What She Does
She’s addressing the issue. Elizabeth Way is the editor of Black Designers in American Fashion, a new book shedding light on influential designers previously overlooked by textbooks. “American fashion would have never existed without Black designers,” she says. “If you took that element out of fashion—if you took that element out of any part of American culture—the whole house collapses.” (Agreed.) She’s also a costume curator for The Museum at FIT, which means she basically gets paid to stare at magnificent gowns all day.
Here’s how the 35-year-old landed her dream job, which current designers she’s got her eye on, and why she thinks even miniskirts can be masterpieces.
Costume curator is the job women have in romcoms. How did you break into the field?
I loved fashion as a teenager. I was cutting my clothes and trying to create new things. I read a lot of fashion magazines—Vogue, W, Harper’s Bazaar—cover-to-cover every month. I majored in apparel design at the University of Delaware thinking I could be a designer. I also loved history, so I double majored. I worked briefly as a pattern maker, but by the time I graduated, I realized I wasn’t going to be a designer. But I always had this interest in history, so I tried to explore that—first through theater costuming, then I discovered the program I attended for my master’s at NYU in costume studies. That set me on the path to curating.
Black Designers in American Fashion is based on a 2016 FIT exhibit. How did the project start?
It was actually conceived by my co-curator Ariele Elia. She and I had both seen a small show at the Pratt Manhattan Gallery. One of the school’s professors, Adrienne Jones, had curated a show of 10 contemporary Black designers. Part of that was this huge wall graphic that listed as many Black designers as the curator and her team could compile. Ariele started thinking about how many of those designers were in our collection, and that’s what got her going with Black fashion designers. My master’s research and ongoing research focused on the intersection of African American history and fashion, so she asked me to co-curate.
What made you decide to turn the exhibit into a book?
You know, a lot of what I do as a curator is writing, and one thing people [said] about the exhibition is that we didn’t have a book. I was having lunch with one of my old professors, Nancy Deihl, who’s one of the authors of the book. She had just come out with a really amazing book called The Hidden History of American Fashion that focused on unsung female designers. She said, “You know, you could do something like this with Black designers.” I told her, “That sounds like a lot of work.” But she really encouraged me and she was like, “I’ll write a chapter for you.” That’s really what got me going… I don’t think of Black Designers in American Fashion as the “book version” of that show we did, but as a way to do some writing and also reach out to the amazing fashion historians who’ve been looking at Black fashion for years.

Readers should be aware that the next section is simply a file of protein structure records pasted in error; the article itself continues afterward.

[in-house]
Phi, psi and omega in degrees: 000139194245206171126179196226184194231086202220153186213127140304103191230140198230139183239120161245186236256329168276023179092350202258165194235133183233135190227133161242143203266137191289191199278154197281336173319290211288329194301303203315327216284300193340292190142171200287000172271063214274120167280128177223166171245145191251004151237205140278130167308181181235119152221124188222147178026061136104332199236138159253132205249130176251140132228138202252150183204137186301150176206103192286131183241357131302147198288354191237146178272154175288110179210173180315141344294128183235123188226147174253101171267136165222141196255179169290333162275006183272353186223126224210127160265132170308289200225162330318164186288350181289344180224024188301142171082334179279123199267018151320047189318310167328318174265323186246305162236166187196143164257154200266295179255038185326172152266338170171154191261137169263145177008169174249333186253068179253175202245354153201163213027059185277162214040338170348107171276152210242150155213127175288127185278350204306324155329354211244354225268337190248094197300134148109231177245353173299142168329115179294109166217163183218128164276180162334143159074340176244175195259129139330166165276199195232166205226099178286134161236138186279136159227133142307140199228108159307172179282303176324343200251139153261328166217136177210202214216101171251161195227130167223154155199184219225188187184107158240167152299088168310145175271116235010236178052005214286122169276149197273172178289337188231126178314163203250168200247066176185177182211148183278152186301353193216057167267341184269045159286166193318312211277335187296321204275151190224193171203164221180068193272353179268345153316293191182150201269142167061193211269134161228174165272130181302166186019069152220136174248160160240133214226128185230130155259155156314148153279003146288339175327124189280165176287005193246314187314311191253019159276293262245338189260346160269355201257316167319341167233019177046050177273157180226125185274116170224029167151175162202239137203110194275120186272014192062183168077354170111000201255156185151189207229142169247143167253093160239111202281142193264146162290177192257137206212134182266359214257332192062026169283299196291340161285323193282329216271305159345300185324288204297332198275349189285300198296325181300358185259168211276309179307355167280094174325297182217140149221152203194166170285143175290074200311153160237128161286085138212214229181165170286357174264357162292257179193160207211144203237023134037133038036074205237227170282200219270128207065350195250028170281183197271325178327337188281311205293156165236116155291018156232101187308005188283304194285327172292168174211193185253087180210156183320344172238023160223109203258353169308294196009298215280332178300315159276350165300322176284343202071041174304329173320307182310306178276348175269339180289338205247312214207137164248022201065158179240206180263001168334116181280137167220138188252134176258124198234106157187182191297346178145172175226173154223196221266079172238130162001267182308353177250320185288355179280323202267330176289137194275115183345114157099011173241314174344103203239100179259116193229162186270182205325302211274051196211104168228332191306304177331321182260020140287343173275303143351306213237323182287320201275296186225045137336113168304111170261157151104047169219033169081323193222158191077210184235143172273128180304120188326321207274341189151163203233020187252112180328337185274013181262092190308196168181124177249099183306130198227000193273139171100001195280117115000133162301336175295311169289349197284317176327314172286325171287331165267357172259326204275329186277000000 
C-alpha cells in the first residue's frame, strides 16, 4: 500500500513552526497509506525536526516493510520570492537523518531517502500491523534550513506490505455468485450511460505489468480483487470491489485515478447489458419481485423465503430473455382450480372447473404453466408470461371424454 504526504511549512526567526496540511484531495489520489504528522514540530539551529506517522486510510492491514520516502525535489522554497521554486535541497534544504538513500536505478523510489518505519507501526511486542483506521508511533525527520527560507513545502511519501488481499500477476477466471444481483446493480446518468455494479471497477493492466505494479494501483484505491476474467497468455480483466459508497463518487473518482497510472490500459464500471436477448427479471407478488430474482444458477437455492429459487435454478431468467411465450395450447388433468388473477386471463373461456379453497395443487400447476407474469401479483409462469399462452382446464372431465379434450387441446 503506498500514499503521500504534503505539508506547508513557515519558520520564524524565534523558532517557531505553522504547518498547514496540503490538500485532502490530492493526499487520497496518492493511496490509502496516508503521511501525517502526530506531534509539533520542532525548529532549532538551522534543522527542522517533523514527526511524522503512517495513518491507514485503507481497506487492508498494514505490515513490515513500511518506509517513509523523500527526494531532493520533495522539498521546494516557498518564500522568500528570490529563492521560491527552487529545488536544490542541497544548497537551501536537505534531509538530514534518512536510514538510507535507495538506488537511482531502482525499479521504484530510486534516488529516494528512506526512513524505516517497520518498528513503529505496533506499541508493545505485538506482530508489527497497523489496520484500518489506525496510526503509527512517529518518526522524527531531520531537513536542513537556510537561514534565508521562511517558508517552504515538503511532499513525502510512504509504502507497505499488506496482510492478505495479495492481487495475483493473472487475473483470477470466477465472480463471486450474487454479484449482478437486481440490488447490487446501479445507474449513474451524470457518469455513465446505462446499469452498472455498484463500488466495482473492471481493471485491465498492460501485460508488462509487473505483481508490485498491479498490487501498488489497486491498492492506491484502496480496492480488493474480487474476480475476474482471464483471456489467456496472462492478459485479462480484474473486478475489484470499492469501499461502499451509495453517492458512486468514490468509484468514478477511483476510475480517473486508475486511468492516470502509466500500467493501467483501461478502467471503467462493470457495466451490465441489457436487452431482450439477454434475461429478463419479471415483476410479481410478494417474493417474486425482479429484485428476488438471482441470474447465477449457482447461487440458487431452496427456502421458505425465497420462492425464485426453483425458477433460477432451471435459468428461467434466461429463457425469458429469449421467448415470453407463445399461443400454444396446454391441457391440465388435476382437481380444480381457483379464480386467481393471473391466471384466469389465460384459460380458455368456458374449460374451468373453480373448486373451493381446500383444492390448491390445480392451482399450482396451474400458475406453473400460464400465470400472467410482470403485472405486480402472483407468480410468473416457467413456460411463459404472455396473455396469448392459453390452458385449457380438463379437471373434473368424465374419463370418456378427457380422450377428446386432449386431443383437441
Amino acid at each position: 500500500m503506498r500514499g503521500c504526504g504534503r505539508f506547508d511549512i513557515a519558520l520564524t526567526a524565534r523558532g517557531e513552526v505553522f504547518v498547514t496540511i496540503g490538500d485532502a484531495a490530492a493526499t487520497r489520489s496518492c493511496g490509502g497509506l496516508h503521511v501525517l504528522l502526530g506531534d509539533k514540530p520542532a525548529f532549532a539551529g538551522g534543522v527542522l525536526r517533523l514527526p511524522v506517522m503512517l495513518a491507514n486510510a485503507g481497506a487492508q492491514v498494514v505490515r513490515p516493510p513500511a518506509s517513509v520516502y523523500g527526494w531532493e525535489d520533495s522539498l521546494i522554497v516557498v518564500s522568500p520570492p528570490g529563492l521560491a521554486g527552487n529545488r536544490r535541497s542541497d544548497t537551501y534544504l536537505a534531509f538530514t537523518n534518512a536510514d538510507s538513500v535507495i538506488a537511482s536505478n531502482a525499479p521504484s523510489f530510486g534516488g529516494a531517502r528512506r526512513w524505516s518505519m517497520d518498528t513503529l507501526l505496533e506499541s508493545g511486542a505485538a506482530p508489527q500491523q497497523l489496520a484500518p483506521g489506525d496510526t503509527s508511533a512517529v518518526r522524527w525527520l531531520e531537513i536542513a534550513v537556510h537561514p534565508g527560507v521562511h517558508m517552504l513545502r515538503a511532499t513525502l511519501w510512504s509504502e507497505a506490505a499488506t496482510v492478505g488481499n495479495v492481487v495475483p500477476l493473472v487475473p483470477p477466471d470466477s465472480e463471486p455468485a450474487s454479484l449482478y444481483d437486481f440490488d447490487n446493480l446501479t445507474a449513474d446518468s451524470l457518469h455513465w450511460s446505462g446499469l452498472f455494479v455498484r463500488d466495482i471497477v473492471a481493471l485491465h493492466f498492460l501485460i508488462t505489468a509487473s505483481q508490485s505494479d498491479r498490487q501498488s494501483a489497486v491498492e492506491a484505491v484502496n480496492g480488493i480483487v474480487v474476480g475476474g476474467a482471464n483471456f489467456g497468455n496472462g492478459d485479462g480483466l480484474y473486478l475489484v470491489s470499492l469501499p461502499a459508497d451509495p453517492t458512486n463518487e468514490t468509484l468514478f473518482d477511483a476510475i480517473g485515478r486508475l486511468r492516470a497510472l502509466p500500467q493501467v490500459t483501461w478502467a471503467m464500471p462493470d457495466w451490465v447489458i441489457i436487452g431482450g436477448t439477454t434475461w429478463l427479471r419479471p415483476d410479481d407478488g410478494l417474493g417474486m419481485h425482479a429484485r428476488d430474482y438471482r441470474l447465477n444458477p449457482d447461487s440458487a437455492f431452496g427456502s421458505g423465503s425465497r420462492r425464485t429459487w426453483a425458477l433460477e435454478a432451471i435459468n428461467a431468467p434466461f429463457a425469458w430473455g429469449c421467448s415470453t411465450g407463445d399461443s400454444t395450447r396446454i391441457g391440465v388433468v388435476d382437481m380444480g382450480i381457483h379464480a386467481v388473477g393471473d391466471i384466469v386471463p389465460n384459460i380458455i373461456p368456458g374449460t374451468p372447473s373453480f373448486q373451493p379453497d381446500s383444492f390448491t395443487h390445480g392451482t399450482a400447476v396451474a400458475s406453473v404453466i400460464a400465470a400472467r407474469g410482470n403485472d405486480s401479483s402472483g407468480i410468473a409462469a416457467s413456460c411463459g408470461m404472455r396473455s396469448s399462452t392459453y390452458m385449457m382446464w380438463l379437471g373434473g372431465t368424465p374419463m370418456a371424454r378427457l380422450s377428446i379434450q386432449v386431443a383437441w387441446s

Historically, Black designers have been notoriously undervalued. How did you try to change that narrative?
You could write a whole library of books on the way Black people and Black style have influenced fashion culture. There are really important designers, such as Willi Smith and [Elizabeth Keckley], who some people know a little bit about, but are really overlooked as to how influential they are on the way we dress today. You know, almost anyone can open up their closet and find something that was influenced by these people.
Which contemporary designers should be on our radar right now?
There are so many designers who I think are amazing! Grace Wales Bonner is [a designer] like Kerby Jean-Raymond—so intellectual; she’s based in London. Duro Olowu is also in London. There are so many designers doing insightful work, who are looking at different aspects of culture and bringing them to the forefront. That’s what I look at as a curator. There are obviously designers who do things that just look amazing, but I’m always looking for a deeper story as well.
Has this project affected your relationship with fashion at all?
Absolutely! My area of focus is the 19th century, and I kind of stepped out of my comfort zone writing about Scott Barrie and the 1970s. He was a designer I really grew interested in when I did Black Fashion Designers, and I was lucky enough to connect with his business partner [Robbie Marks]. Getting her oral history and her perspective opened up a whole new area of research. I knew I had to write this chapter, so learning more about New York in the ‘70s and ‘80s and that fashion culture really made me hungry to learn more.
How has working with stunning garments all day impacted your personal style?
It’s funny. I dress very New York, but it’s subtle. I wear a lot of black. We always joke at the museum that it’s the curator’s uniform. I really think of clothes as artworks that belong in museums, more than I think about how they’re incorporated into my own life. I’m not a huge shopper of designer brands or anything; I really appreciate them more from afar. Once it enters the museum, it’s not a garment. And we absolutely don’t try them on. Never!